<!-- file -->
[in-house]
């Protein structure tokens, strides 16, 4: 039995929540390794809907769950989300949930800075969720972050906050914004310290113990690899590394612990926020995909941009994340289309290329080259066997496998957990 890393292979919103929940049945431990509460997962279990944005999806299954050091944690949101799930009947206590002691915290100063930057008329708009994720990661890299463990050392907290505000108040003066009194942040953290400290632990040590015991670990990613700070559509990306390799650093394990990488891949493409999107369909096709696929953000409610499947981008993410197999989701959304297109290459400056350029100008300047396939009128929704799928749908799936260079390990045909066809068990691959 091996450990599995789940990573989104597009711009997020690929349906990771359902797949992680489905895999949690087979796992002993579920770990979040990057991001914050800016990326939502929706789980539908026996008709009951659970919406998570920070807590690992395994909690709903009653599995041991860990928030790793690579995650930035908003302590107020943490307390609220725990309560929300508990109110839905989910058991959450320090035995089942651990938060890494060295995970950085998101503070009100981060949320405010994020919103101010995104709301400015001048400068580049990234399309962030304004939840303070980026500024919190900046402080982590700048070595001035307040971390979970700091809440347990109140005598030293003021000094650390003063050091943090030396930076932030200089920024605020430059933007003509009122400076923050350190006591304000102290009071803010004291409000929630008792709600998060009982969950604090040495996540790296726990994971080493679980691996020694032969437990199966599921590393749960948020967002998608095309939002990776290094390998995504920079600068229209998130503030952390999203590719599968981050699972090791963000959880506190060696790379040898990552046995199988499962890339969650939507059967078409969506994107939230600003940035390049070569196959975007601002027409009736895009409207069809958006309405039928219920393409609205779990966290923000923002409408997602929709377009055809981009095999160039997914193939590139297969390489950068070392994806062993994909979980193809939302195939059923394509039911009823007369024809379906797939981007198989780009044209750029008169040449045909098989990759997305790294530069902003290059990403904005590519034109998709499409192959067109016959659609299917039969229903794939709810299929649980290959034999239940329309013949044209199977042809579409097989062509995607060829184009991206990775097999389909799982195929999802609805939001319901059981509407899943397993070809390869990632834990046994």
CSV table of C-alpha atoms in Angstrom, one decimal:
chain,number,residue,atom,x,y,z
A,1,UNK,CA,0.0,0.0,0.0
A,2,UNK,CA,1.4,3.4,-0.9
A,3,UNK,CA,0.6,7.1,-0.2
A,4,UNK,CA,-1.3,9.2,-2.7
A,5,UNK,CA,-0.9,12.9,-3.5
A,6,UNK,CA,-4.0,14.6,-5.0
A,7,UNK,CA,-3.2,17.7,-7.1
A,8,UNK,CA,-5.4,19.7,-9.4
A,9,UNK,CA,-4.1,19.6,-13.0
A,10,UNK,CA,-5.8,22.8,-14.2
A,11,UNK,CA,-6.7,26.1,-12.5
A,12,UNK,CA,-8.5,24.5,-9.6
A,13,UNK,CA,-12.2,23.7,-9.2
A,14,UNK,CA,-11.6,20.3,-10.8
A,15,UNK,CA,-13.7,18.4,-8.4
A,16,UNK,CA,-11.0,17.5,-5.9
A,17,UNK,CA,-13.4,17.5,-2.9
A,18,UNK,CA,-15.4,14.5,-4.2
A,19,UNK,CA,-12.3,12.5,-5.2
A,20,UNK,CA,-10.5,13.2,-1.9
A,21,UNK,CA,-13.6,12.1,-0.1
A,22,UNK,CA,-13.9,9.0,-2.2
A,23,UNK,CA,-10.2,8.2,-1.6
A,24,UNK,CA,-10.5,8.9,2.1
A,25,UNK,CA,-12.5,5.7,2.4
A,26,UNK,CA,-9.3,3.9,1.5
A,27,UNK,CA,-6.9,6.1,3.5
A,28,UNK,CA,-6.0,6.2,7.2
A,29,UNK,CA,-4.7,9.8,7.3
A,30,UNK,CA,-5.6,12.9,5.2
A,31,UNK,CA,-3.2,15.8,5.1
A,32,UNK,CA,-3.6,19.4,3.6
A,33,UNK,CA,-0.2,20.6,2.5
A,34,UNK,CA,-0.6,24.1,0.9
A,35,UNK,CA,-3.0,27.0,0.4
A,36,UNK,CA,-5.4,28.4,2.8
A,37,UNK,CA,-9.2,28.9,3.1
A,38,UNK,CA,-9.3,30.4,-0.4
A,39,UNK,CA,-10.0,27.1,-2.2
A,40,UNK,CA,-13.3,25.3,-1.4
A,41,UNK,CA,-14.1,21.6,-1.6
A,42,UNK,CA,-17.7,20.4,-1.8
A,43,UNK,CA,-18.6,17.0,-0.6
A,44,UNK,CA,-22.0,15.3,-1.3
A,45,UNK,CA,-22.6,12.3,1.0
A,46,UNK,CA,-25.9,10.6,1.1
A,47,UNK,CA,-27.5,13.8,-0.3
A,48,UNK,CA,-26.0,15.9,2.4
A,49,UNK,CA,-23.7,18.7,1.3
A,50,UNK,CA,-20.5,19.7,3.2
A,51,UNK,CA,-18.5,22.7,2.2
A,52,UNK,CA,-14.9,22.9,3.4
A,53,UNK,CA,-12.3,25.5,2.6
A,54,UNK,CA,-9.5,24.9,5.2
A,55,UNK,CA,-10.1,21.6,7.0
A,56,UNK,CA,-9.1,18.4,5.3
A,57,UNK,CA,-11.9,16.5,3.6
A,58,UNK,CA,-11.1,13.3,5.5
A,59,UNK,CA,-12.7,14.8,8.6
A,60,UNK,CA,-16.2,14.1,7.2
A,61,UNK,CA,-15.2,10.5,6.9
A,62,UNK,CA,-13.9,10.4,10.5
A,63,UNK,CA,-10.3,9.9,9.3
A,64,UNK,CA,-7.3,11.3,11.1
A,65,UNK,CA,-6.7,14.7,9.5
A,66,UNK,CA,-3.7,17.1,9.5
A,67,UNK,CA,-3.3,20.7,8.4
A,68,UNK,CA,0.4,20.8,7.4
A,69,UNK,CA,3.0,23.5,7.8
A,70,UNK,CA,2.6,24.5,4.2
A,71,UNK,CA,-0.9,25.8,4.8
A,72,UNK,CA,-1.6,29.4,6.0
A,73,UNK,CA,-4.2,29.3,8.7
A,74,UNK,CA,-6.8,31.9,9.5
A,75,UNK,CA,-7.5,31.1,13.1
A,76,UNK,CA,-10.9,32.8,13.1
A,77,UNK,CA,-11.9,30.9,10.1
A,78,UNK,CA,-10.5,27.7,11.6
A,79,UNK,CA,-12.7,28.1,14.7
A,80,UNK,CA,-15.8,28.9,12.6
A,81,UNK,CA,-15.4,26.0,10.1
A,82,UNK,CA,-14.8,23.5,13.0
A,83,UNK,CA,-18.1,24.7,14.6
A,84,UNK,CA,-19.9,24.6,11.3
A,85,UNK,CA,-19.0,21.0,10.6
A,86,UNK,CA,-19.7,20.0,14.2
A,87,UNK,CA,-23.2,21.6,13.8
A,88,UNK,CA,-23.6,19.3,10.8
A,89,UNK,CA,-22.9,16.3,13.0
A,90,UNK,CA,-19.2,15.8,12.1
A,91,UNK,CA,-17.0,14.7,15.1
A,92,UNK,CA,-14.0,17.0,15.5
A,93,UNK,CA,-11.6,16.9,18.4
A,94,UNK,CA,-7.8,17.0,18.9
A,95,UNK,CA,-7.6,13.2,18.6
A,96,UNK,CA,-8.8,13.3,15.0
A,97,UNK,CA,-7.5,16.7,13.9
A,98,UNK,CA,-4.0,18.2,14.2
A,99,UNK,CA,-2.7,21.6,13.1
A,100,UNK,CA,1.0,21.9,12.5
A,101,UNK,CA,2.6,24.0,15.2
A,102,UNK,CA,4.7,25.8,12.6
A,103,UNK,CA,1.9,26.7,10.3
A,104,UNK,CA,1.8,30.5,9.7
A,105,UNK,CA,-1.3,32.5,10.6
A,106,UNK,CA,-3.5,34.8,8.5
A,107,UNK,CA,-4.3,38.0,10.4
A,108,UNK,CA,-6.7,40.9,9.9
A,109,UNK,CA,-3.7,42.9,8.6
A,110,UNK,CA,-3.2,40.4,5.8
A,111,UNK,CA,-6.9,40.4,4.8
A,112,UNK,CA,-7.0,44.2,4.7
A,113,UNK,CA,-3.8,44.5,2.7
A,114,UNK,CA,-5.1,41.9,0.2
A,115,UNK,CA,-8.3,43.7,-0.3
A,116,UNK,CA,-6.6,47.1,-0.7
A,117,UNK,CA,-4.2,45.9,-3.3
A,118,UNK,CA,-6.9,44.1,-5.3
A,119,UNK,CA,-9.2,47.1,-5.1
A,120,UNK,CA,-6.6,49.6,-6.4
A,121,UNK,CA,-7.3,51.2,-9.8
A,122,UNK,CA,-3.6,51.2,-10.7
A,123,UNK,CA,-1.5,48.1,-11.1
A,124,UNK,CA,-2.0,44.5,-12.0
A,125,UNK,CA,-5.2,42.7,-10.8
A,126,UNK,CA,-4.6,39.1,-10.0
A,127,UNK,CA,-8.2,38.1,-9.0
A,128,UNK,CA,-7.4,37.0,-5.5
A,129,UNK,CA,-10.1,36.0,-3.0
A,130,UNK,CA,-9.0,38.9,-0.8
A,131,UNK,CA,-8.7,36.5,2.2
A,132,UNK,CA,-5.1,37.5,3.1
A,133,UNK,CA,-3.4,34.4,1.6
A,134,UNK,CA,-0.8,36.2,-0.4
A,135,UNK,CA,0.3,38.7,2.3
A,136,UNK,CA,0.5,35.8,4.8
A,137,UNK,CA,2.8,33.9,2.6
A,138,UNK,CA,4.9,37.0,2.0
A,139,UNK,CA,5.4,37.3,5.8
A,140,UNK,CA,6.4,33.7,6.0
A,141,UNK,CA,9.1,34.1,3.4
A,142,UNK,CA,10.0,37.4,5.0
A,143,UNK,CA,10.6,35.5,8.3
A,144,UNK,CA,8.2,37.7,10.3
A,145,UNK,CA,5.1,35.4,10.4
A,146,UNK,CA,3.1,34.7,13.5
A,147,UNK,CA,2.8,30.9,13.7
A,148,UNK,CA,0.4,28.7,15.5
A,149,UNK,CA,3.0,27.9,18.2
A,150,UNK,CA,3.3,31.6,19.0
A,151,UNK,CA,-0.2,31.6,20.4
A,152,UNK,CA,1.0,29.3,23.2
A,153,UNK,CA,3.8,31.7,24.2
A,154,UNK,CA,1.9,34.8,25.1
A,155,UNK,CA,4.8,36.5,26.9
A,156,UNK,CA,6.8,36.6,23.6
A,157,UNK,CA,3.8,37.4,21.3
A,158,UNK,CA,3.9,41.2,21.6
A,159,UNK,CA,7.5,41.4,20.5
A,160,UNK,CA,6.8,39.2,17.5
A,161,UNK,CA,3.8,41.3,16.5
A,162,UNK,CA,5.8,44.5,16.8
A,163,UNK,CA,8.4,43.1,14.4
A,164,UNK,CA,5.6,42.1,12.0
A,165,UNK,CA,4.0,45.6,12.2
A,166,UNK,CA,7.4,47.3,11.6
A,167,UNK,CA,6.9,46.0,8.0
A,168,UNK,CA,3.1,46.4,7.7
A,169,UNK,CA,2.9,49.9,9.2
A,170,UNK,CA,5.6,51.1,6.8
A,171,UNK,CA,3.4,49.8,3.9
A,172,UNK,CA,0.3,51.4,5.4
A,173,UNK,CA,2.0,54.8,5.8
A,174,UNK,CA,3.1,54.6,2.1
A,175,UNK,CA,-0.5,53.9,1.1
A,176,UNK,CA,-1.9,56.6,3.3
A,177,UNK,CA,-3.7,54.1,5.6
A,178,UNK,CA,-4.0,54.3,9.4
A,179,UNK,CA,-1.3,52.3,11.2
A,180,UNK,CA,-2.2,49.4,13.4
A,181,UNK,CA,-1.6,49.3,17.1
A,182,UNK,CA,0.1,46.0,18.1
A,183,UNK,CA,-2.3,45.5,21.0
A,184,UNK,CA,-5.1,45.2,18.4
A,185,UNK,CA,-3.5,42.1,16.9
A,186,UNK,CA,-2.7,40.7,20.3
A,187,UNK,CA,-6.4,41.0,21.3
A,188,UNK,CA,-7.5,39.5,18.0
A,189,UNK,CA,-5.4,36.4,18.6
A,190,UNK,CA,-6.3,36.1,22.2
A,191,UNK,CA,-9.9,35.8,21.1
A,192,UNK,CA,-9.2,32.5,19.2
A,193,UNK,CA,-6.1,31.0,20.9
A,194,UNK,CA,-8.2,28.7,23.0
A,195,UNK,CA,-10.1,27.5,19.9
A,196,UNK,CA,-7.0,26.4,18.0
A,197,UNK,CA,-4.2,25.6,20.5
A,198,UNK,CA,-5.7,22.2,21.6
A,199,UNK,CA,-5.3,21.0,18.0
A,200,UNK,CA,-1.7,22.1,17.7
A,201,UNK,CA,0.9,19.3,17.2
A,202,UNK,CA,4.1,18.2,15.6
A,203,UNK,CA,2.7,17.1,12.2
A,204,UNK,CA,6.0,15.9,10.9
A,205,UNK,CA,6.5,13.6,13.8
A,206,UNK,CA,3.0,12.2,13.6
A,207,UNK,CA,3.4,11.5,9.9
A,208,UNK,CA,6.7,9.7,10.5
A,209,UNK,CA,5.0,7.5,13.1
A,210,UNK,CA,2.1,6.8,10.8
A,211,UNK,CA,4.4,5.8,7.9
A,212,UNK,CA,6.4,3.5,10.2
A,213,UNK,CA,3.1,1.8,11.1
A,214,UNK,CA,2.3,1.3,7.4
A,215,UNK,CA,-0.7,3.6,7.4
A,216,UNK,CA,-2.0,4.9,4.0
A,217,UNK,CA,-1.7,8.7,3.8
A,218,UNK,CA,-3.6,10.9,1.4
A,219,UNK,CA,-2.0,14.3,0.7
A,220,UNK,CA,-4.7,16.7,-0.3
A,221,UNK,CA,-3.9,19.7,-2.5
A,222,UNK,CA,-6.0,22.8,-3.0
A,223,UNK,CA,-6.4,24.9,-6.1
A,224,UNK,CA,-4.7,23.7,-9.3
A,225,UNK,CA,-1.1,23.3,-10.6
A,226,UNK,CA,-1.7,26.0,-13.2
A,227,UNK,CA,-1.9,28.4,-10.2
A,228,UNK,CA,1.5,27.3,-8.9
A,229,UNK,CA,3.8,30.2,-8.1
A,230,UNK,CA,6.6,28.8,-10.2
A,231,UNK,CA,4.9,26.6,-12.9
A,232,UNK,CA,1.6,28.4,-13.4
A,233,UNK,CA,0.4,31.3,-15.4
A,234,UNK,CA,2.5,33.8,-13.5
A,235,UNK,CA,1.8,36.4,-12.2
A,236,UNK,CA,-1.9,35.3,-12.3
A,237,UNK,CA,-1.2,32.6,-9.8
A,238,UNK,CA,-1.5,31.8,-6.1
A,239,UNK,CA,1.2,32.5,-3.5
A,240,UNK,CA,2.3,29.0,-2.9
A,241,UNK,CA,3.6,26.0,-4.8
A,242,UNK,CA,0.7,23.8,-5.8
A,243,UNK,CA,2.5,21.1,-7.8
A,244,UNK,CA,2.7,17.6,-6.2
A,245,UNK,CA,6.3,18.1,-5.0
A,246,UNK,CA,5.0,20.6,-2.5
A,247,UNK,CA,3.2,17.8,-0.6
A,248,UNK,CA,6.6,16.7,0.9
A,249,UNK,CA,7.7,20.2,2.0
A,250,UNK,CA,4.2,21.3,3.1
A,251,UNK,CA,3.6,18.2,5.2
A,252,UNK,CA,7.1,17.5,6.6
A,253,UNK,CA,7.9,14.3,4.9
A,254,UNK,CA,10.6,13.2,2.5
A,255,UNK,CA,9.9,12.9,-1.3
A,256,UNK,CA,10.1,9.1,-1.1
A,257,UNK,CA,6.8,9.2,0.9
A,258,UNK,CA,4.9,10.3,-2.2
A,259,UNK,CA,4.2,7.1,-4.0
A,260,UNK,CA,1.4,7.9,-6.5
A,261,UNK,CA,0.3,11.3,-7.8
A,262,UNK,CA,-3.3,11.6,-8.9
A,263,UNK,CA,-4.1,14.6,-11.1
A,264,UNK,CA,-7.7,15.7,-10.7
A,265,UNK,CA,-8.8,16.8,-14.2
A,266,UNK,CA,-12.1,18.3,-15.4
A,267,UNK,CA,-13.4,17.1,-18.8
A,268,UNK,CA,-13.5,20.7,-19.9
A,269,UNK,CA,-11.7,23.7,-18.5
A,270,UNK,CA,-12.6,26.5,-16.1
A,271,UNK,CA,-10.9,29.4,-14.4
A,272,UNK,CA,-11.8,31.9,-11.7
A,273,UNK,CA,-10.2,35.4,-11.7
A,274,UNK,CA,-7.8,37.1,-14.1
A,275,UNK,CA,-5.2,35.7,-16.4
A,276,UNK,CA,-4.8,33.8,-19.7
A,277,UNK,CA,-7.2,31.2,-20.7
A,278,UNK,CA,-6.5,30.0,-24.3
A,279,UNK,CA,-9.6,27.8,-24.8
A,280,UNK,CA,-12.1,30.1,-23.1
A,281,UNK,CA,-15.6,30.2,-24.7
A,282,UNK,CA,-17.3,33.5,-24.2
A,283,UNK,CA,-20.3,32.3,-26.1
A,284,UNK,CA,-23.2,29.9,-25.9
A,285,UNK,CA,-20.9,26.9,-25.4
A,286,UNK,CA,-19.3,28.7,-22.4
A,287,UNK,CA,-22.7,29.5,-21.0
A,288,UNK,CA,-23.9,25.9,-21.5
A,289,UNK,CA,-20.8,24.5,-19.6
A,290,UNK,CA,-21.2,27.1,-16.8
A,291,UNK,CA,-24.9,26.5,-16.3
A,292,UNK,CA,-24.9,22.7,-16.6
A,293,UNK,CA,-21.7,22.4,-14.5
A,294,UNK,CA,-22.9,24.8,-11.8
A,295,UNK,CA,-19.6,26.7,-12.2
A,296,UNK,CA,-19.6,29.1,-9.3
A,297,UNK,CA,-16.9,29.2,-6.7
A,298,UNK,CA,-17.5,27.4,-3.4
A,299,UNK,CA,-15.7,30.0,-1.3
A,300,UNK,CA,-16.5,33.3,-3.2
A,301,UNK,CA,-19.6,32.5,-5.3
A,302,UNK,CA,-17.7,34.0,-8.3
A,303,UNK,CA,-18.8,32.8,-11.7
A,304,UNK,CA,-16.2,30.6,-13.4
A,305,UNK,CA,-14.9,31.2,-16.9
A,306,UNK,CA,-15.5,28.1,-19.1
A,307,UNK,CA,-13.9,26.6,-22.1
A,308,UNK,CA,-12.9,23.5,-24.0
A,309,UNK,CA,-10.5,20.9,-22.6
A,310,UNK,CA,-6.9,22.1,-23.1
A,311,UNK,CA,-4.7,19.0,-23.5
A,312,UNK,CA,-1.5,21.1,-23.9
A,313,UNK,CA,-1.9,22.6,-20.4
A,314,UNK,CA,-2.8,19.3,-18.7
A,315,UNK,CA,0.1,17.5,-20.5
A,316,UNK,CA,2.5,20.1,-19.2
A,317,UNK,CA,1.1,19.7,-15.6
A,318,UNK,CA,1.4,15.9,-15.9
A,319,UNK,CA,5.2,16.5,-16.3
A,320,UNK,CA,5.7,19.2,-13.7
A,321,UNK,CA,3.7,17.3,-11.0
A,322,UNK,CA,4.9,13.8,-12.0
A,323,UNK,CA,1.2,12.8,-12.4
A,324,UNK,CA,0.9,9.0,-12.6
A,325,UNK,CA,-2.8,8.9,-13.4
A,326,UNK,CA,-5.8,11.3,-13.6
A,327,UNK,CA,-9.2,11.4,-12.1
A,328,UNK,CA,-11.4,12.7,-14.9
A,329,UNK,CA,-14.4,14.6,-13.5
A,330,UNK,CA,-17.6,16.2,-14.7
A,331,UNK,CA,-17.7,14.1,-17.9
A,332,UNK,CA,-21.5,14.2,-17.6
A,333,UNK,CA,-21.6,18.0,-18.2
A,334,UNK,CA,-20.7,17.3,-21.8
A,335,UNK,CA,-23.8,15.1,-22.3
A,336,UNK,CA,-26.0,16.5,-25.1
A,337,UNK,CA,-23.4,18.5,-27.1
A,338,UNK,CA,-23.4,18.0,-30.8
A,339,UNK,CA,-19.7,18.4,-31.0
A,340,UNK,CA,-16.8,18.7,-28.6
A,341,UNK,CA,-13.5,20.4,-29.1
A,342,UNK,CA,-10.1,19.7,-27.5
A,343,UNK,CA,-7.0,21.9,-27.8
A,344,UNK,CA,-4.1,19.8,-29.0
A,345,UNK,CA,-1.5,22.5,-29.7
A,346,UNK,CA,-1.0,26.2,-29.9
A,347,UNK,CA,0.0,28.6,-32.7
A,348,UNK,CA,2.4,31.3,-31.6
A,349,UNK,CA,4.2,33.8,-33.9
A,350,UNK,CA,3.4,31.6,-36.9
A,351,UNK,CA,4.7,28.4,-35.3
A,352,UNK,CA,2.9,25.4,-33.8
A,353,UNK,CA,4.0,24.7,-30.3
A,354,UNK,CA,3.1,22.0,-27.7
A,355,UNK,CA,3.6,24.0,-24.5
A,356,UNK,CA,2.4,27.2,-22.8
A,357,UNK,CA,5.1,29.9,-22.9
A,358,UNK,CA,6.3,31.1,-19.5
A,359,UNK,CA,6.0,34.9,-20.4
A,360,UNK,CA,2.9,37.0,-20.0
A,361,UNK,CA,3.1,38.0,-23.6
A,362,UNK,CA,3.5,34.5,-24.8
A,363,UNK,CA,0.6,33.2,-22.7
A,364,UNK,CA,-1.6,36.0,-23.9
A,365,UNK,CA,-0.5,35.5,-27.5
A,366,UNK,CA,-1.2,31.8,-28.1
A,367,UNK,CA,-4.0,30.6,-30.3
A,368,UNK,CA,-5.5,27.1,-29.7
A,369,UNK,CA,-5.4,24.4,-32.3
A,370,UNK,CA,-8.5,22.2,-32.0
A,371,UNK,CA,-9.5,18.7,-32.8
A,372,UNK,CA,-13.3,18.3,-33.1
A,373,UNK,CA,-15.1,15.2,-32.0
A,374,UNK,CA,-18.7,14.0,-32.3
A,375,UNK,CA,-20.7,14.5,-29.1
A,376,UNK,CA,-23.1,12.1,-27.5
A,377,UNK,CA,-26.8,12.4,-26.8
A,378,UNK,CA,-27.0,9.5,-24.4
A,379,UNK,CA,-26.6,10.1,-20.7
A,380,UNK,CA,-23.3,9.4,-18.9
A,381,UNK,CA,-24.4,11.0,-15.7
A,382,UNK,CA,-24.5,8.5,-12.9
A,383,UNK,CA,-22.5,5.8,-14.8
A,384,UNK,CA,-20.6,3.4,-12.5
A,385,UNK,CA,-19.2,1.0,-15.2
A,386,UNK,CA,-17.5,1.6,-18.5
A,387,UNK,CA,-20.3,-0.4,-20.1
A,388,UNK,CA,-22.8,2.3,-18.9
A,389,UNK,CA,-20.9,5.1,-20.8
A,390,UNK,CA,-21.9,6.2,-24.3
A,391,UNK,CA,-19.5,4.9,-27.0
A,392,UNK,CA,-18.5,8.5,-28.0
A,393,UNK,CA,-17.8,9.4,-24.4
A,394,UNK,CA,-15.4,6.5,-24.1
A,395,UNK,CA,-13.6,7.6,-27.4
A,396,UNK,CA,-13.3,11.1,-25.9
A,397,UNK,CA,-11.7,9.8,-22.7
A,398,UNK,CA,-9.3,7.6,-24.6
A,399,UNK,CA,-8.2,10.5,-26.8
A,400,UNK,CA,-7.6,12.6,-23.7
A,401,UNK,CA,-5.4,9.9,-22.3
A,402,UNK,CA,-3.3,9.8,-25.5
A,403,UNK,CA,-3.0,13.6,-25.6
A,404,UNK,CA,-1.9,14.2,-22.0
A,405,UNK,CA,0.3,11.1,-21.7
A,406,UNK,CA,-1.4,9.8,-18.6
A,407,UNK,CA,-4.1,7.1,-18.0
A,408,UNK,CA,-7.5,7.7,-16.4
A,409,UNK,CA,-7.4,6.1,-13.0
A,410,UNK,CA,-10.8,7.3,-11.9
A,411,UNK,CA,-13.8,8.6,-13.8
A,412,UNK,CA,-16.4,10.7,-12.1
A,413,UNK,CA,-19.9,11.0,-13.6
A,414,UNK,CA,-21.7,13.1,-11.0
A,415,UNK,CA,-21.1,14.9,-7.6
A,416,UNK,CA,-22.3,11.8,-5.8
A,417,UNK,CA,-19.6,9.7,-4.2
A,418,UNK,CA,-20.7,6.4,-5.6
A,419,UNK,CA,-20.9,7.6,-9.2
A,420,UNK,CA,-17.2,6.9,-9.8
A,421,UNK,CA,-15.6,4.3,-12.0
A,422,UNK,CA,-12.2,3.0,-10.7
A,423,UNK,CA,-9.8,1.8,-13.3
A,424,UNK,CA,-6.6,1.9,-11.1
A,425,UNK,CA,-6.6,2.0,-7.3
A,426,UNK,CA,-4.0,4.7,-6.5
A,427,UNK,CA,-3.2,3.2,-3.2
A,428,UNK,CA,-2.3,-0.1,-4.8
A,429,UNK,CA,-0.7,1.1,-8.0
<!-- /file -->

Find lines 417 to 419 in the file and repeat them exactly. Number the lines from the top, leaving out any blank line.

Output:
A,413,UNK,CA,-19.9,11.0,-13.6
A,414,UNK,CA,-21.7,13.1,-11.0
A,415,UNK,CA,-21.1,14.9,-7.6